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Raised Bed Vegetable Gardening for Beginners

By Victoria Bailey ; Updated September 21, 2017

Raised bed gardening is an excellent garden plan for people with poor soil, people who have trouble bending to reach gardens on the ground or people who want to get an increased yield in their current garden. Built above the existing soil, a raised bed garden can give you twice as much produce as you previously harvested with traditional planting methods.


Raised bed gardens are larger versions of container gardens. Built above the existing soil, they can be placed directly on the ground or built up on platforms or legs, to reach whatever is your desired height. After the container is built, the garden is filled with soil and intensively planted.


Your garden plan depends on what plants you want to grow. Decide how many plants you need of each variety and plan the size accordingly. Raised beds are planted in an intensive square pattern, so more can be grown in a smaller area, but don't underestimate the size of your planters. It is much less easy to add on to a raised bed garden than a traditional one, so be generous in your plans.


Build the frame for your garden. Many materials can be used, such as planks or railroad ties. Gardens can be built on stands or legs to raise them to waist level for those with trouble bending. After you build your frame, fill it with soil and compost to a depth of at least 12 inches. Make sure that the entire design is level, so that water will not pool at one end.


Read the seed packets for your chosen plants. Notice that most planting instructions call for plants to be spaced a certain number of inches apart, while rows are to be about a foot apart or more. This is only for cultivation in traditional gardens, not for the plant's benefit. Use the smaller number for plant separation, and plant each seed or seedling this far apart in all directions. For example, if your carrots are to be 3 inches apart, you can plant 16 of them in 1 square foot of garden space.


Intensive gardens need a bit more care than traditional gardens, as they will dry out faster and need more nutrients. Water daily if need be, and feed monthly. There are more plants per square foot, so the nutrient needs are proportionally larger.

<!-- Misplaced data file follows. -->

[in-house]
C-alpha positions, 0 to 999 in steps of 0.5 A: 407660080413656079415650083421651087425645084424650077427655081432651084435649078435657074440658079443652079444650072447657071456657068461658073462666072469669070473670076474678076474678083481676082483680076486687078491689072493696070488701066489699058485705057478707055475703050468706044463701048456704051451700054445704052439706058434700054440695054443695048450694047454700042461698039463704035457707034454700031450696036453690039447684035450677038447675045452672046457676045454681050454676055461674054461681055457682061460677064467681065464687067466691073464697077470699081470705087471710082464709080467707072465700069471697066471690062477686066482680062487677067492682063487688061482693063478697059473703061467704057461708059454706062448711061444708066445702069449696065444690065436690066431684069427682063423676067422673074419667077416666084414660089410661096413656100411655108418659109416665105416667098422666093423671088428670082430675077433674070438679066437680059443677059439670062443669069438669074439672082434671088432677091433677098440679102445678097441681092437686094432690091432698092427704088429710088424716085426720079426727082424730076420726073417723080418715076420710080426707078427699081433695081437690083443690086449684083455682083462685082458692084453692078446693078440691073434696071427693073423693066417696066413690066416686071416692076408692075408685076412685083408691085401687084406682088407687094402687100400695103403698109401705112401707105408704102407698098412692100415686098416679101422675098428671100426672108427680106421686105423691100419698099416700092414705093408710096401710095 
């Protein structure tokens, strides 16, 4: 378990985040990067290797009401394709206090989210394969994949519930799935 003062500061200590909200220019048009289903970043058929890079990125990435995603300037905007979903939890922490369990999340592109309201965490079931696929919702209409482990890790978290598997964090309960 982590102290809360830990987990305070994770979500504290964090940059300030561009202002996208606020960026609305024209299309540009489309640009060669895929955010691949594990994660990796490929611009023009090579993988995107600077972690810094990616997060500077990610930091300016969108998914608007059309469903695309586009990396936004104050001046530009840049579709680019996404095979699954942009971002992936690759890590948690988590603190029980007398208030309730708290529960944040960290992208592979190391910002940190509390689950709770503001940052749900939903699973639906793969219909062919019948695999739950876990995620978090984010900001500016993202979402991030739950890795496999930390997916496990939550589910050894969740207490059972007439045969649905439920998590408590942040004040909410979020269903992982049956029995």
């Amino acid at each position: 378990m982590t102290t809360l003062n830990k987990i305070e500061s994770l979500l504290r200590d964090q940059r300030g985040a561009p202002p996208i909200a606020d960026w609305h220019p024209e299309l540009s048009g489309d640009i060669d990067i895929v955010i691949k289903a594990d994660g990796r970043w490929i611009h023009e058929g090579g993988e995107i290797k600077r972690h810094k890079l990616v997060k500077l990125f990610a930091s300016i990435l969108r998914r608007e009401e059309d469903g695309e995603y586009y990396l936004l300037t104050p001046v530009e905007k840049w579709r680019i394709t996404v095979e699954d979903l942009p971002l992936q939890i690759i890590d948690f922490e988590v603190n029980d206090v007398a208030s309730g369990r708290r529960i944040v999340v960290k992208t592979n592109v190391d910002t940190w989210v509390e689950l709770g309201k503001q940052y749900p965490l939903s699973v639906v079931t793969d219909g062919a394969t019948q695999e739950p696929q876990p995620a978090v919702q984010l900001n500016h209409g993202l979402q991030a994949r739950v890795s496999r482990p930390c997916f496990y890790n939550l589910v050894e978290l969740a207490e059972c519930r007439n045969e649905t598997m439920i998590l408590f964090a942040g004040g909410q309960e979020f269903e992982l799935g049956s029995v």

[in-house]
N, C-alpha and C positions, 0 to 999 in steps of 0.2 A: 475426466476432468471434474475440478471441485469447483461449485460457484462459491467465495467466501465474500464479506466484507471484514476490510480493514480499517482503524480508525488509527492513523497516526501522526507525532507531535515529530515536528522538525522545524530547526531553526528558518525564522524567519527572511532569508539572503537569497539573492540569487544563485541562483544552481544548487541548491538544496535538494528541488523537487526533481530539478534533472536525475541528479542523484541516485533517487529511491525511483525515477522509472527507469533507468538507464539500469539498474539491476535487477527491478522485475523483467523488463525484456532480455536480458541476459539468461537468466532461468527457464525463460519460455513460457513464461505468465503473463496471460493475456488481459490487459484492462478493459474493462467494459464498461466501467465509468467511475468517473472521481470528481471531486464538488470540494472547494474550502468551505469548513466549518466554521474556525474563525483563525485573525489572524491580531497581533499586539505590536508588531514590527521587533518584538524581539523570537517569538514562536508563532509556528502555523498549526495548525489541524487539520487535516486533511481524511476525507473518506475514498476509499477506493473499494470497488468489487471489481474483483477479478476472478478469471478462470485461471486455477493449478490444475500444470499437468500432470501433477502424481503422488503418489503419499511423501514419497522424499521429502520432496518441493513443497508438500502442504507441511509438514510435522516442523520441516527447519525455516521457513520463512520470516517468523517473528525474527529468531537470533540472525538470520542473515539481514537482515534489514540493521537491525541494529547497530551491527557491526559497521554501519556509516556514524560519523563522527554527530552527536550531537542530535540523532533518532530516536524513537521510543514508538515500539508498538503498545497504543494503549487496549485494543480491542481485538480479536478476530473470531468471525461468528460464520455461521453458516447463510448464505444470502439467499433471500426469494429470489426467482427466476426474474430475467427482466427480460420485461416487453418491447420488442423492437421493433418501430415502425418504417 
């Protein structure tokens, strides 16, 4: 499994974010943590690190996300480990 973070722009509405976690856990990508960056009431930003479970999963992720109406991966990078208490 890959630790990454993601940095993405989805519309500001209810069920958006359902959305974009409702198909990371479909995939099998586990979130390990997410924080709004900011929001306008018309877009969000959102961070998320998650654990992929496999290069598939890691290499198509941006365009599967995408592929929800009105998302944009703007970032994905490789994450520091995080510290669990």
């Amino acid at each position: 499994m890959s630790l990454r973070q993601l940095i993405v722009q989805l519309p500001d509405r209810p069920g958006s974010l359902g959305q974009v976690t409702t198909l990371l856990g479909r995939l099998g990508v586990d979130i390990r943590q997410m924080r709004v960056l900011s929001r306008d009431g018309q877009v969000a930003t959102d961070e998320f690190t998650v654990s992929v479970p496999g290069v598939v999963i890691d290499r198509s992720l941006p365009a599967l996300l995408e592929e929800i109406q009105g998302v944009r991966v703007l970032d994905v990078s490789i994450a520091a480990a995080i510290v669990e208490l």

Raised bed gardens begin with the best soil that you can obtain, so there is no problem with adjusting soil. These gardens will grow the largest crop possible. They drain better, so they are healthier for plants. There is no chance of compacting the soil, as these gardens are not walked on, so there roots have the maximum amount of room to grow. They can be planted much more compactly, so the yield is much larger than in any traditional garden.

Alternative Designs

If you truly have a space problem, raised bed gardens are still a good possibility. They may be your only possibility for growing vegetables in some circumstances. Rooftop gardens are raised bed gardens built totally above ground. With much smaller areas available, planter boxes and large flower pots can use the same methods for growing fruits and vegetables. Even window herb gardens are a form of raised bed gardening, taken to the smallest extreme.


About the Author


Working in sunny Florida, Anne Baley has been writing professionally since 2009. Her home and lifestyle articles have been seen on Coldwell Banker and Gardening Know How. Baley has published a series of books teaching how to live a frugal life with style and panache.